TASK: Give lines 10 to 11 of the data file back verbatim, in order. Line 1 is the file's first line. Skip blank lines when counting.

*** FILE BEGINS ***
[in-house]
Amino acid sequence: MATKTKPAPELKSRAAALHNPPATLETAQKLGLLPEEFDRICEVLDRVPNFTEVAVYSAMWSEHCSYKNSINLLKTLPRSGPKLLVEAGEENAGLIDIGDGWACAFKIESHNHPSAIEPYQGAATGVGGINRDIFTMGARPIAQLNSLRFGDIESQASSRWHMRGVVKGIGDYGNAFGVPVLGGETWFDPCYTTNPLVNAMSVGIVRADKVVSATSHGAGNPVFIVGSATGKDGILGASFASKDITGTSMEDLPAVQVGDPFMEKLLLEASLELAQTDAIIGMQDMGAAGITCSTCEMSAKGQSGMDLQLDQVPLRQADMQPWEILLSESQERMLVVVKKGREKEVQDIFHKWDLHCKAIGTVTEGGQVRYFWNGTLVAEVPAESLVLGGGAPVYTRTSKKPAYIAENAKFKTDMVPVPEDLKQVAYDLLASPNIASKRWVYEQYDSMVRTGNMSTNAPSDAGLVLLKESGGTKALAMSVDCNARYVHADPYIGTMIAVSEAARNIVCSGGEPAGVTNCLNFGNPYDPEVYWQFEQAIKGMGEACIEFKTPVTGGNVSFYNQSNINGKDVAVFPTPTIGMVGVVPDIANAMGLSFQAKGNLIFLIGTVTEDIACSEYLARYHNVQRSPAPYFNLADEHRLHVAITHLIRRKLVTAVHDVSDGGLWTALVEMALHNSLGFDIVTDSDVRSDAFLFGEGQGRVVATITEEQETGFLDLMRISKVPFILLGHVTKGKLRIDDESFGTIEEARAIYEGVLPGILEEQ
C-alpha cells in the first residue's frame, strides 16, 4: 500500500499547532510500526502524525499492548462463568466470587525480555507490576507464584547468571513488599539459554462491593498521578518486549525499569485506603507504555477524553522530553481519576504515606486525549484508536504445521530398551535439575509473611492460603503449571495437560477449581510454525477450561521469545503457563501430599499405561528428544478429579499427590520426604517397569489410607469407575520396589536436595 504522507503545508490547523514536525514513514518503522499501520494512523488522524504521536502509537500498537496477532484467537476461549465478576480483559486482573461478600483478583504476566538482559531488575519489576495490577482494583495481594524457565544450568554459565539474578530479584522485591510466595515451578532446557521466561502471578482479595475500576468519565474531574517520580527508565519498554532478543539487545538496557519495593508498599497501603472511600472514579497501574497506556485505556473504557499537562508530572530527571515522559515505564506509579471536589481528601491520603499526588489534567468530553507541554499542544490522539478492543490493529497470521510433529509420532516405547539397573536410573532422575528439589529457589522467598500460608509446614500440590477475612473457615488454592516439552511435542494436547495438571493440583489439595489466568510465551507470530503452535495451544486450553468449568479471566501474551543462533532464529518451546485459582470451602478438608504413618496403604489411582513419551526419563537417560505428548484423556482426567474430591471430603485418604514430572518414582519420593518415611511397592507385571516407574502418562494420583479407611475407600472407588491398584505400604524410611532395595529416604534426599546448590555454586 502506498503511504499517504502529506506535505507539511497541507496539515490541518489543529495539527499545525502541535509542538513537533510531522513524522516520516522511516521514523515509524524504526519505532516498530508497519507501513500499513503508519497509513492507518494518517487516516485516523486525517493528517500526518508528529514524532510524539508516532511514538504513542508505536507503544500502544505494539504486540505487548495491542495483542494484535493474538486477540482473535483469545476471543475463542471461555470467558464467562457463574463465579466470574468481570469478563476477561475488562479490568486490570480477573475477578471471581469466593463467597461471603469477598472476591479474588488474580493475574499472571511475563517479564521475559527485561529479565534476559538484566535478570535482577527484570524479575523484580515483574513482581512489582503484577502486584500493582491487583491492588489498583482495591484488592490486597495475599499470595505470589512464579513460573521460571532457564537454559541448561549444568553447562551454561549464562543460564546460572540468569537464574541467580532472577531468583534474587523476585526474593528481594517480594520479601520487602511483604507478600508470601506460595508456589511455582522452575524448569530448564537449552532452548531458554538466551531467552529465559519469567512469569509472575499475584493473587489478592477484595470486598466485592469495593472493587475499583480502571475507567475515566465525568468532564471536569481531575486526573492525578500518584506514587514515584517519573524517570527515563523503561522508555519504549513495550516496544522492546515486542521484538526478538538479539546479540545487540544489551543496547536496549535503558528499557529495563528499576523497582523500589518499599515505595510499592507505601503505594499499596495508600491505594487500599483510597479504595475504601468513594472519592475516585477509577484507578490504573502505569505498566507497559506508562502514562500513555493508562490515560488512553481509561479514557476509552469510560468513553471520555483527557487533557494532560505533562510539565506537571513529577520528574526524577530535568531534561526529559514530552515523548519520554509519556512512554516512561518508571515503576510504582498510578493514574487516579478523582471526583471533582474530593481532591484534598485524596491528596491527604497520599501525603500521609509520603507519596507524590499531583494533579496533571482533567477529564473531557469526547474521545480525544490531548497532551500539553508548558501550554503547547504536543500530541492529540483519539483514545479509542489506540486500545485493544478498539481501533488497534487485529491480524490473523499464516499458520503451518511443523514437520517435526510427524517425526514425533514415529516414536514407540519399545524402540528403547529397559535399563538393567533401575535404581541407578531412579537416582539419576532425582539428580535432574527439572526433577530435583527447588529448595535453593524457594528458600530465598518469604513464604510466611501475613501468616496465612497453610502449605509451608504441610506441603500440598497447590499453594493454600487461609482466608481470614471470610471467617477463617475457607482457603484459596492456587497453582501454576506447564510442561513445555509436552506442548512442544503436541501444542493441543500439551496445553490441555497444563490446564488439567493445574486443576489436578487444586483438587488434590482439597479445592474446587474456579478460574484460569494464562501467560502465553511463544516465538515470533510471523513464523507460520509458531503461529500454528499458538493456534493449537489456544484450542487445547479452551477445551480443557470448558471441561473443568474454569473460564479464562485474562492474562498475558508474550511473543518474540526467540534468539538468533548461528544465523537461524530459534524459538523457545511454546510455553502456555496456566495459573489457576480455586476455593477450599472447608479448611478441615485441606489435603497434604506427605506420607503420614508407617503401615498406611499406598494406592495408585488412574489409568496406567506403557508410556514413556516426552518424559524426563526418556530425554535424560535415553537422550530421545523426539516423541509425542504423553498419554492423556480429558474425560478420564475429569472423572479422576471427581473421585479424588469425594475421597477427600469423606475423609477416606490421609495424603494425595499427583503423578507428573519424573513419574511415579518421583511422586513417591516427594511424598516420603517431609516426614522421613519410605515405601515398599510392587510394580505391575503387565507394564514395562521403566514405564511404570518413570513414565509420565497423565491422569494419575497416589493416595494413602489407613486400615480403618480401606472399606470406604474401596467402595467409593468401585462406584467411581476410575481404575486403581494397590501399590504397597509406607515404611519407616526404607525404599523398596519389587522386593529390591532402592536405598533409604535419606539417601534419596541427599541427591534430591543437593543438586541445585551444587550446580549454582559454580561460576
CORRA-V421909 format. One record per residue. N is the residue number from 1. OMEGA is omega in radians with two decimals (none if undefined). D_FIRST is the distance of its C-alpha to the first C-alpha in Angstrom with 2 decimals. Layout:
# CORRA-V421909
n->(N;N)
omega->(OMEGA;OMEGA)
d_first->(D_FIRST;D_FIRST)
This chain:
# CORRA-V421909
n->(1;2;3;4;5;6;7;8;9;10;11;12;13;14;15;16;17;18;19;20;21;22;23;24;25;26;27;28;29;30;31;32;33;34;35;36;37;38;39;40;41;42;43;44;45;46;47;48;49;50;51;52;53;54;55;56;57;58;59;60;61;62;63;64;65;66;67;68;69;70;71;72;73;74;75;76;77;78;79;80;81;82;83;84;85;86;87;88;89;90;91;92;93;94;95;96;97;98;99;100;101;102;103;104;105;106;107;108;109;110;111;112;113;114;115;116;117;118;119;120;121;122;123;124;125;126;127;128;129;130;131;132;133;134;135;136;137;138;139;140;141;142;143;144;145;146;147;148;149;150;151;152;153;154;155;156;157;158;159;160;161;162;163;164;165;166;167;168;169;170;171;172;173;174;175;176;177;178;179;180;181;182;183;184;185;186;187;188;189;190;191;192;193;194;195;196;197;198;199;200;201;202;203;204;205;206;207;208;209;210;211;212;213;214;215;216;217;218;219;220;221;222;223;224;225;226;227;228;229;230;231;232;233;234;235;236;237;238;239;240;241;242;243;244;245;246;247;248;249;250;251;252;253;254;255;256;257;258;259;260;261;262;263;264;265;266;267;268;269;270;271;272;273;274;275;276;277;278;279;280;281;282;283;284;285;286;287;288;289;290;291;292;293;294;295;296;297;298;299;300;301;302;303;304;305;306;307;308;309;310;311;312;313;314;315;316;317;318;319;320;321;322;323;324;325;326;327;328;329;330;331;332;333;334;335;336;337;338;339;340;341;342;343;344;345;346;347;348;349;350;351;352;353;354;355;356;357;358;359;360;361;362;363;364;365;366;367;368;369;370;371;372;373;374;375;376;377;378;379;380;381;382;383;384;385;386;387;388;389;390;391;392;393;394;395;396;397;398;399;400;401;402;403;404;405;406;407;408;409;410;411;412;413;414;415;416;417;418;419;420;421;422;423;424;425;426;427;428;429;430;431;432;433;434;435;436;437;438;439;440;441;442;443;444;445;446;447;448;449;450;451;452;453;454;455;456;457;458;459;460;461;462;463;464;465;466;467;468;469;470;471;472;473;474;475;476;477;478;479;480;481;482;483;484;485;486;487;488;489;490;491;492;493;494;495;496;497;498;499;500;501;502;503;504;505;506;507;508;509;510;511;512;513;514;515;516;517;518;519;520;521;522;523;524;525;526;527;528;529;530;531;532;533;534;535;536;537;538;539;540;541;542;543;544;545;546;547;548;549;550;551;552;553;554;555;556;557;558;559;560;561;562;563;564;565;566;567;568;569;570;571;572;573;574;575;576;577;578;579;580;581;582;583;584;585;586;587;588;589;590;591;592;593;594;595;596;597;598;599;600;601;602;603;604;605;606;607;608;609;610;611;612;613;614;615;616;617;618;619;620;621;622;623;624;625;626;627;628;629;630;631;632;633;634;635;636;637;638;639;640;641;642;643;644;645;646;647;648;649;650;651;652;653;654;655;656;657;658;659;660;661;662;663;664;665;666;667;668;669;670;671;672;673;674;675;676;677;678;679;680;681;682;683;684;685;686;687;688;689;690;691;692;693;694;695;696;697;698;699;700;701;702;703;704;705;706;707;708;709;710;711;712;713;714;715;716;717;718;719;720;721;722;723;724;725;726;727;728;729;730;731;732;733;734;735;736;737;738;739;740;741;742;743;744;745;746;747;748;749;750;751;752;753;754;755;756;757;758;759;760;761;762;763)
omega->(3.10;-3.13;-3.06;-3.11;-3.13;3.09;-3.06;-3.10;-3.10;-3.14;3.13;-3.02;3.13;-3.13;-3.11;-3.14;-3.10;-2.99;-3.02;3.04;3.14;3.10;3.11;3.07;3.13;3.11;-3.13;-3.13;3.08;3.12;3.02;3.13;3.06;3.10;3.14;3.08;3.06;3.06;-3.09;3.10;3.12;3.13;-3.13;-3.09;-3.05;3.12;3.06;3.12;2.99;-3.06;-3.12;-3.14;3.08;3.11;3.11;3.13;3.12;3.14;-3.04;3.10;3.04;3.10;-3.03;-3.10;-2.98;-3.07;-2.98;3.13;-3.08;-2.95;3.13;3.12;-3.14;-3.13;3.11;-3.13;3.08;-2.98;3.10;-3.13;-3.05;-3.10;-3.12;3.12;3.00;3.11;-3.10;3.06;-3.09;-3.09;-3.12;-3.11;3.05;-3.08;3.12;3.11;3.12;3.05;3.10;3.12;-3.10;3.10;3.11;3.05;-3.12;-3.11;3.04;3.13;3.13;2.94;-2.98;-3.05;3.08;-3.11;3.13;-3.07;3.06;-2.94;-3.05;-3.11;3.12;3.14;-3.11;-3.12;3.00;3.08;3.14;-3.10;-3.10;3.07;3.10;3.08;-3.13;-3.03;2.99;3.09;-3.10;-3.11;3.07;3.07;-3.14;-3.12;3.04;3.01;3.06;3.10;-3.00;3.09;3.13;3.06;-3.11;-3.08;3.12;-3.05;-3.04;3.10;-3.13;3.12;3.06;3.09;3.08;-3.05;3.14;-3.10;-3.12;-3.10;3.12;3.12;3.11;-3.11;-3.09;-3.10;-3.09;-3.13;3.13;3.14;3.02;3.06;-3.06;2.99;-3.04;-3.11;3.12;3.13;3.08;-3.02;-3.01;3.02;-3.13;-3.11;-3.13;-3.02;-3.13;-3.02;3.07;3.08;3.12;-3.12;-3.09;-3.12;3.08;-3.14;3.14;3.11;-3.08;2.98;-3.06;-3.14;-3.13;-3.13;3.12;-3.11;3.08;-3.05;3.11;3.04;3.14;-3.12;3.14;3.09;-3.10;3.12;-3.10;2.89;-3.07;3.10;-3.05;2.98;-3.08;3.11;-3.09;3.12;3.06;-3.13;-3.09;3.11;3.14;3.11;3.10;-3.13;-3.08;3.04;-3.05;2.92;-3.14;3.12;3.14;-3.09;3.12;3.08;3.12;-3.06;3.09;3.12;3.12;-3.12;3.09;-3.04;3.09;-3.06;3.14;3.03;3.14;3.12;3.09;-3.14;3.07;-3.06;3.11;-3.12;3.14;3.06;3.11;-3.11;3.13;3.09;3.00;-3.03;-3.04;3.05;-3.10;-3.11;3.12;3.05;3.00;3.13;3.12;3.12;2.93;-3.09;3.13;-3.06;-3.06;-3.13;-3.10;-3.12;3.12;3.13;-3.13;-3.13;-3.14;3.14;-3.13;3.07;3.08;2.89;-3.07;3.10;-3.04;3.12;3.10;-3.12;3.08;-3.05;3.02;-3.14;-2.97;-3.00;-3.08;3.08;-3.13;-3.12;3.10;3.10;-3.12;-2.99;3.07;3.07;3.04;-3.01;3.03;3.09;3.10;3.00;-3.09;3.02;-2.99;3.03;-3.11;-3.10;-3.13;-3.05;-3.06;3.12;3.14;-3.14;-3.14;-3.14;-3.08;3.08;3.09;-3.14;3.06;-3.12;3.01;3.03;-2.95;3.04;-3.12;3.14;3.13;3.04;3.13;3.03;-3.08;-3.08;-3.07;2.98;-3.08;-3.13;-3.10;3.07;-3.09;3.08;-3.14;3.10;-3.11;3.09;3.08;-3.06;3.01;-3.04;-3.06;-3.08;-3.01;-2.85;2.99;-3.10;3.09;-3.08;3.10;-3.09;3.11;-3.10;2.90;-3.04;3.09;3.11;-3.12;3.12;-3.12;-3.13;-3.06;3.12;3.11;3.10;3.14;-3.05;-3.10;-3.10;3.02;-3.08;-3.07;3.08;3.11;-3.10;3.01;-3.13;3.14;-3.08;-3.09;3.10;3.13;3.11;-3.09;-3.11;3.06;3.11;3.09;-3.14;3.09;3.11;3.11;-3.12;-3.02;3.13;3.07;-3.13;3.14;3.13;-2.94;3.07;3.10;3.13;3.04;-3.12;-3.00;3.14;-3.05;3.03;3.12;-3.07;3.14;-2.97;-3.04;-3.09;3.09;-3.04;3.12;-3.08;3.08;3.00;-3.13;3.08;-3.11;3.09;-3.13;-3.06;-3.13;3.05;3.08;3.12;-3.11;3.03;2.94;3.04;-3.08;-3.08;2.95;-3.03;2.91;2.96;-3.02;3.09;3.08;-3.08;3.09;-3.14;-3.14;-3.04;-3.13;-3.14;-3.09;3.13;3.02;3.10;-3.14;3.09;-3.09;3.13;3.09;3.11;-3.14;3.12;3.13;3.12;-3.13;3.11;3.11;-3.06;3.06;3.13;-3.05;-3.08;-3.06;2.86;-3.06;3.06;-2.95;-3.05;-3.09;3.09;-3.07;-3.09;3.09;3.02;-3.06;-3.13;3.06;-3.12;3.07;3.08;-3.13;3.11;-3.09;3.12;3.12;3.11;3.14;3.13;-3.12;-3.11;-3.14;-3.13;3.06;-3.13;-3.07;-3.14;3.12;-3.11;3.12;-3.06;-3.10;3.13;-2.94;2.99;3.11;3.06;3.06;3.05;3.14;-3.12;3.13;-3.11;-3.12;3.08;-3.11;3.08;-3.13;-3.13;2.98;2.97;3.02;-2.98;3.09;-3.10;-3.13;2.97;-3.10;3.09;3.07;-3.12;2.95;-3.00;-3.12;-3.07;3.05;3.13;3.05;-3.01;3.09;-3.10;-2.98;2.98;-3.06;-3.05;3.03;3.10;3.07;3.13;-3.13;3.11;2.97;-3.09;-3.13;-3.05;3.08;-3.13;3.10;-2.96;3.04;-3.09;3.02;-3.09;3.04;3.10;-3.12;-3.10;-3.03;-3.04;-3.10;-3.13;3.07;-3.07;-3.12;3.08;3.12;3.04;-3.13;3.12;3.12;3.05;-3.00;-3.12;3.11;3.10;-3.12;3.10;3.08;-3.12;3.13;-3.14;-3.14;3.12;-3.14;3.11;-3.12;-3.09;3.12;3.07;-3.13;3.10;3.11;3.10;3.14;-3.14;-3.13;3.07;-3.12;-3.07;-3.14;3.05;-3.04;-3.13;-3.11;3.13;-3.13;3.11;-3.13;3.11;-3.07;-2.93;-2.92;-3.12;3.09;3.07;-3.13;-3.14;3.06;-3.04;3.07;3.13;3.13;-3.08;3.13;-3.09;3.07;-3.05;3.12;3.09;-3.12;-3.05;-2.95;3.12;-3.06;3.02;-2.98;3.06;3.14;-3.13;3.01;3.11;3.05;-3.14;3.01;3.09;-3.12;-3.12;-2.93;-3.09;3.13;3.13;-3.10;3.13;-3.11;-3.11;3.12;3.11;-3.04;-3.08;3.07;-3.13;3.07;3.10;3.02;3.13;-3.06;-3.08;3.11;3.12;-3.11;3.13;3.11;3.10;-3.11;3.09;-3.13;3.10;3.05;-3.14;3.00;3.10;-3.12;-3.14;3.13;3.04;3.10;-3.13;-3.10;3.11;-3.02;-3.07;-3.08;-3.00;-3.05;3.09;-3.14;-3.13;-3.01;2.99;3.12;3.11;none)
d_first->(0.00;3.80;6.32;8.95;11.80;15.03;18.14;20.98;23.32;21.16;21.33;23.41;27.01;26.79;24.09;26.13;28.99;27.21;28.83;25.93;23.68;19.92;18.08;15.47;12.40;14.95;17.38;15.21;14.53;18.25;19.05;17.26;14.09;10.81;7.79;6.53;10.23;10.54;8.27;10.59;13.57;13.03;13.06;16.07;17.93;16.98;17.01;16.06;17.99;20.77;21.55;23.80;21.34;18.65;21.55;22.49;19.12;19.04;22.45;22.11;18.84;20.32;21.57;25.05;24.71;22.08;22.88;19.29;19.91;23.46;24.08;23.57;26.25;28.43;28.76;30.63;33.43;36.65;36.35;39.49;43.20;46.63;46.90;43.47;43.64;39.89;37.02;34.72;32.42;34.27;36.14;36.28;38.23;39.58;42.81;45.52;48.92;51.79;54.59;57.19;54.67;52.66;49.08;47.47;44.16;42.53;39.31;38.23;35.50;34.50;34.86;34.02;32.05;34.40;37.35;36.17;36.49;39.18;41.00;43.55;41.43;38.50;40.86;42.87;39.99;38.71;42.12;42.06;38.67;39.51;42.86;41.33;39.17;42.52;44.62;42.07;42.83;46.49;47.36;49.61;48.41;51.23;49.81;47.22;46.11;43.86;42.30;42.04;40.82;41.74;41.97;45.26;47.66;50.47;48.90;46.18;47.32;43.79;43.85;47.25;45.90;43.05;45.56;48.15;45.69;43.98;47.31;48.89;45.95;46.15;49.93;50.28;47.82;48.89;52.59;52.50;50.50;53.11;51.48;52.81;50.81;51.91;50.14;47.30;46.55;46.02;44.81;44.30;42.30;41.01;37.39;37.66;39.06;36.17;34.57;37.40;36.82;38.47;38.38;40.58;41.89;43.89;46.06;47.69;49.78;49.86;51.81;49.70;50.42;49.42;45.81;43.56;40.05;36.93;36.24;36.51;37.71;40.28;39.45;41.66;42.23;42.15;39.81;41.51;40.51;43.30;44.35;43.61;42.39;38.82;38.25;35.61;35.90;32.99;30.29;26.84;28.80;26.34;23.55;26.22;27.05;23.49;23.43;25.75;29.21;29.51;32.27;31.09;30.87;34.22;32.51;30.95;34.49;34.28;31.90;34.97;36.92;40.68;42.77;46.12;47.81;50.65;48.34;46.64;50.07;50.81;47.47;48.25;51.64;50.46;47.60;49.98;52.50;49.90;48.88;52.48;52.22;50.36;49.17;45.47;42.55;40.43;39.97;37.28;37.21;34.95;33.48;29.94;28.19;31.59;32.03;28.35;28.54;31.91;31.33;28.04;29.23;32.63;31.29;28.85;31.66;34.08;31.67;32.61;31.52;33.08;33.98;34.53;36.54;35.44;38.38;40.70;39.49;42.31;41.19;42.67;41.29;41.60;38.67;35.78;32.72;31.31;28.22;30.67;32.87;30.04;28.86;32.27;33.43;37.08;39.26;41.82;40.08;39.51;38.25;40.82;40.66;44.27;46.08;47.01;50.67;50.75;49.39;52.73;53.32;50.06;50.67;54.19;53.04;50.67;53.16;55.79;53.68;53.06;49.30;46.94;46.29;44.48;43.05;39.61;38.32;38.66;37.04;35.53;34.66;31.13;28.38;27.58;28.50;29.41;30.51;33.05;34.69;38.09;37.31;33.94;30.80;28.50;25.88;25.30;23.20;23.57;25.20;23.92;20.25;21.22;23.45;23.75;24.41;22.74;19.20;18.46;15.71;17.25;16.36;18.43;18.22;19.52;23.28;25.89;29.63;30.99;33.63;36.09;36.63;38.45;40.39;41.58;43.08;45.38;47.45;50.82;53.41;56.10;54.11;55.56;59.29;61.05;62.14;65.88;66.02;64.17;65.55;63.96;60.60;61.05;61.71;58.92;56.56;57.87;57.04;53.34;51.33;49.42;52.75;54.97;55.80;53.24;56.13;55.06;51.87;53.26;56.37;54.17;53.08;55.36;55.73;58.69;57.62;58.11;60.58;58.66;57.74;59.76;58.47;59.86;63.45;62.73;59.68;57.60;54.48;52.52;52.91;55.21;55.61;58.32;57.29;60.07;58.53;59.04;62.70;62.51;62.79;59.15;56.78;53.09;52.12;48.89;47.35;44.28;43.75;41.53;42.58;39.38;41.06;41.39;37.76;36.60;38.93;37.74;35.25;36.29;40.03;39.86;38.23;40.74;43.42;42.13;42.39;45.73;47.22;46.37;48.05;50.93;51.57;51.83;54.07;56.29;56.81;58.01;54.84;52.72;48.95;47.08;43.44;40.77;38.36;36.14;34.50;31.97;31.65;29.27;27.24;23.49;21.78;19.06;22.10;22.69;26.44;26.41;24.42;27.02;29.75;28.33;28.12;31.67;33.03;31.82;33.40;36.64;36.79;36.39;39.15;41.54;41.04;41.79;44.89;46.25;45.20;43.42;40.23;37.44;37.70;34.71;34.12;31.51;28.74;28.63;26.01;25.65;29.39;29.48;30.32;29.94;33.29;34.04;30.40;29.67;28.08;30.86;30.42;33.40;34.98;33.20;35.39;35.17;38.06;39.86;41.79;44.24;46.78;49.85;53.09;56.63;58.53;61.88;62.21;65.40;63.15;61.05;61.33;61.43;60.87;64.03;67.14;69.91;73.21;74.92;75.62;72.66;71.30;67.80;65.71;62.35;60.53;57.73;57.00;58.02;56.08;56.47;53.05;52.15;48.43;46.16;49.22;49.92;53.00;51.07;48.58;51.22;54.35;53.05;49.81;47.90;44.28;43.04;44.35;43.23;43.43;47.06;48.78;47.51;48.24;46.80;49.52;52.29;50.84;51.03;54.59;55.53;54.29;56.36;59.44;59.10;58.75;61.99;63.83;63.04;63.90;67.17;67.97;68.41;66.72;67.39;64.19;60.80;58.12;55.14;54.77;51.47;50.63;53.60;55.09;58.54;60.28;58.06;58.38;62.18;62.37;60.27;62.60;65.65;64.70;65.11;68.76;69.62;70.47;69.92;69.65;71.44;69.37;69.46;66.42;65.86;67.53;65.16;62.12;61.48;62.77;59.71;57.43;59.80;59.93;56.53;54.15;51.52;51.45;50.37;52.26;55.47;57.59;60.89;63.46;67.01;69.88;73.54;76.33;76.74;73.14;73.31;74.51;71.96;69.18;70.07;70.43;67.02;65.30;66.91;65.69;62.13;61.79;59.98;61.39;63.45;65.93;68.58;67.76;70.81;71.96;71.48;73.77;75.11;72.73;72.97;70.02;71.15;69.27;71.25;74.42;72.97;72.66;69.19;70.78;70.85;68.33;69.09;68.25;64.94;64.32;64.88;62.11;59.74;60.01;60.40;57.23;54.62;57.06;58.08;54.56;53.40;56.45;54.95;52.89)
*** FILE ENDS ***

# CORRA-V421909
n->(1;2;3;4;5;6;7;8;9;10;11;12;13;14;15;16;17;18;19;20;21;22;23;24;25;26;27;28;29;30;31;32;33;34;35;36;37;38;39;40;41;42;43;44;45;46;47;48;49;50;51;52;53;54;55;56;57;58;59;60;61;62;63;64;65;66;67;68;69;70;71;72;73;74;75;76;77;78;79;80;81;82;83;84;85;86;87;88;89;90;91;92;93;94;95;96;97;98;99;100;101;102;103;104;105;106;107;108;109;110;111;112;113;114;115;116;117;118;119;120;121;122;123;124;125;126;127;128;129;130;131;132;133;134;135;136;137;138;139;140;141;142;143;144;145;146;147;148;149;150;151;152;153;154;155;156;157;158;159;160;161;162;163;164;165;166;167;168;169;170;171;172;173;174;175;176;177;178;179;180;181;182;183;184;185;186;187;188;189;190;191;192;193;194;195;196;197;198;199;200;201;202;203;204;205;206;207;208;209;210;211;212;213;214;215;216;217;218;219;220;221;222;223;224;225;226;227;228;229;230;231;232;233;234;235;236;237;238;239;240;241;242;243;244;245;246;247;248;249;250;251;252;253;254;255;256;257;258;259;260;261;262;263;264;265;266;267;268;269;270;271;272;273;274;275;276;277;278;279;280;281;282;283;284;285;286;287;288;289;290;291;292;293;294;295;296;297;298;299;300;301;302;303;304;305;306;307;308;309;310;311;312;313;314;315;316;317;318;319;320;321;322;323;324;325;326;327;328;329;330;331;332;333;334;335;336;337;338;339;340;341;342;343;344;345;346;347;348;349;350;351;352;353;354;355;356;357;358;359;360;361;362;363;364;365;366;367;368;369;370;371;372;373;374;375;376;377;378;379;380;381;382;383;384;385;386;387;388;389;390;391;392;393;394;395;396;397;398;399;400;401;402;403;404;405;406;407;408;409;410;411;412;413;414;415;416;417;418;419;420;421;422;423;424;425;426;427;428;429;430;431;432;433;434;435;436;437;438;439;440;441;442;443;444;445;446;447;448;449;450;451;452;453;454;455;456;457;458;459;460;461;462;463;464;465;466;467;468;469;470;471;472;473;474;475;476;477;478;479;480;481;482;483;484;485;486;487;488;489;490;491;492;493;494;495;496;497;498;499;500;501;502;503;504;505;506;507;508;509;510;511;512;513;514;515;516;517;518;519;520;521;522;523;524;525;526;527;528;529;530;531;532;533;534;535;536;537;538;539;540;541;542;543;544;545;546;547;548;549;550;551;552;553;554;555;556;557;558;559;560;561;562;563;564;565;566;567;568;569;570;571;572;573;574;575;576;577;578;579;580;581;582;583;584;585;586;587;588;589;590;591;592;593;594;595;596;597;598;599;600;601;602;603;604;605;606;607;608;609;610;611;612;613;614;615;616;617;618;619;620;621;622;623;624;625;626;627;628;629;630;631;632;633;634;635;636;637;638;639;640;641;642;643;644;645;646;647;648;649;650;651;652;653;654;655;656;657;658;659;660;661;662;663;664;665;666;667;668;669;670;671;672;673;674;675;676;677;678;679;680;681;682;683;684;685;686;687;688;689;690;691;692;693;694;695;696;697;698;699;700;701;702;703;704;705;706;707;708;709;710;711;712;713;714;715;716;717;718;719;720;721;722;723;724;725;726;727;728;729;730;731;732;733;734;735;736;737;738;739;740;741;742;743;744;745;746;747;748;749;750;751;752;753;754;755;756;757;758;759;760;761;762;763)